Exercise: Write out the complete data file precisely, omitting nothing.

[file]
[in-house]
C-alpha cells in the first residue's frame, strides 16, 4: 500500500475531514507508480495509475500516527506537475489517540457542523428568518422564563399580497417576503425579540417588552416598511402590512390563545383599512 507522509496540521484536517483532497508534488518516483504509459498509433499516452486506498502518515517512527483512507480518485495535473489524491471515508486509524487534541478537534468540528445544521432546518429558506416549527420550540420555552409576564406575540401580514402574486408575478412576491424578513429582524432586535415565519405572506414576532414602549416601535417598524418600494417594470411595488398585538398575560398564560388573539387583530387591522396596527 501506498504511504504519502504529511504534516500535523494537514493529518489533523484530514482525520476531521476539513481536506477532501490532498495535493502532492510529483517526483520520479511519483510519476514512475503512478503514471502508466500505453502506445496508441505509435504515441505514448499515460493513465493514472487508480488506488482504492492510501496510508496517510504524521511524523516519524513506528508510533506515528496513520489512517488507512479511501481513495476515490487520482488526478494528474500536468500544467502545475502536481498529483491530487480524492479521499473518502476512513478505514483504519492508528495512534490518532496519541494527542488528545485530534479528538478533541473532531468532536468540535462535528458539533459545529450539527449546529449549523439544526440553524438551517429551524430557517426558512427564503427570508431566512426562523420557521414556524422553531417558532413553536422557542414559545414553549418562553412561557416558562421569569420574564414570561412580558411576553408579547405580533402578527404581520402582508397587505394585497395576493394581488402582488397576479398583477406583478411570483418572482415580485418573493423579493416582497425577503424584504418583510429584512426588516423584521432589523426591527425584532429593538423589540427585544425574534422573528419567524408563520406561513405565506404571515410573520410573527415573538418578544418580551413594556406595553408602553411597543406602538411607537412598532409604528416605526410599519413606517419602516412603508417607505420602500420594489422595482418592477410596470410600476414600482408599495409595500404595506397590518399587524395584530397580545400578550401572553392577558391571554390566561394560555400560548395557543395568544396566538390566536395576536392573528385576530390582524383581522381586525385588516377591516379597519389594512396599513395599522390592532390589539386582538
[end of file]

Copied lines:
[in-house]
C-alpha cells in the first residue's frame, strides 16, 4: 500500500475531514507508480495509475500516527506537475489517540457542523428568518422564563399580497417576503425579540417588552416598511402590512390563545383599512 507522509496540521484536517483532497508534488518516483504509459498509433499516452486506498502518515517512527483512507480518485495535473489524491471515508486509524487534541478537534468540528445544521432546518429558506416549527420550540420555552409576564406575540401580514402574486408575478412576491424578513429582524432586535415565519405572506414576532414602549416601535417598524418600494417594470411595488398585538398575560398564560388573539387583530387591522396596527 501506498504511504504519502504529511504534516500535523494537514493529518489533523484530514482525520476531521476539513481536506477532501490532498495535493502532492510529483517526483520520479511519483510519476514512475503512478503514471502508466500505453502506445496508441505509435504515441505514448499515460493513465493514472487508480488506488482504492492510501496510508496517510504524521511524523516519524513506528508510533506515528496513520489512517488507512479511501481513495476515490487520482488526478494528474500536468500544467502545475502536481498529483491530487480524492479521499473518502476512513478505514483504519492508528495512534490518532496519541494527542488528545485530534479528538478533541473532531468532536468540535462535528458539533459545529450539527449546529449549523439544526440553524438551517429551524430557517426558512427564503427570508431566512426562523420557521414556524422553531417558532413553536422557542414559545414553549418562553412561557416558562421569569420574564414570561412580558411576553408579547405580533402578527404581520402582508397587505394585497395576493394581488402582488397576479398583477406583478411570483418572482415580485418573493423579493416582497425577503424584504418583510429584512426588516423584521432589523426591527425584532429593538423589540427585544425574534422573528419567524408563520406561513405565506404571515410573520410573527415573538418578544418580551413594556406595553408602553411597543406602538411607537412598532409604528416605526410599519413606517419602516412603508417607505420602500420594489422595482418592477410596470410600476414600482408599495409595500404595506397590518399587524395584530397580545400578550401572553392577558391571554390566561394560555400560548395557543395568544396566538390566536395576536392573528385576530390582524383581522381586525385588516377591516379597519389594512396599513395599522390592532390589539386582538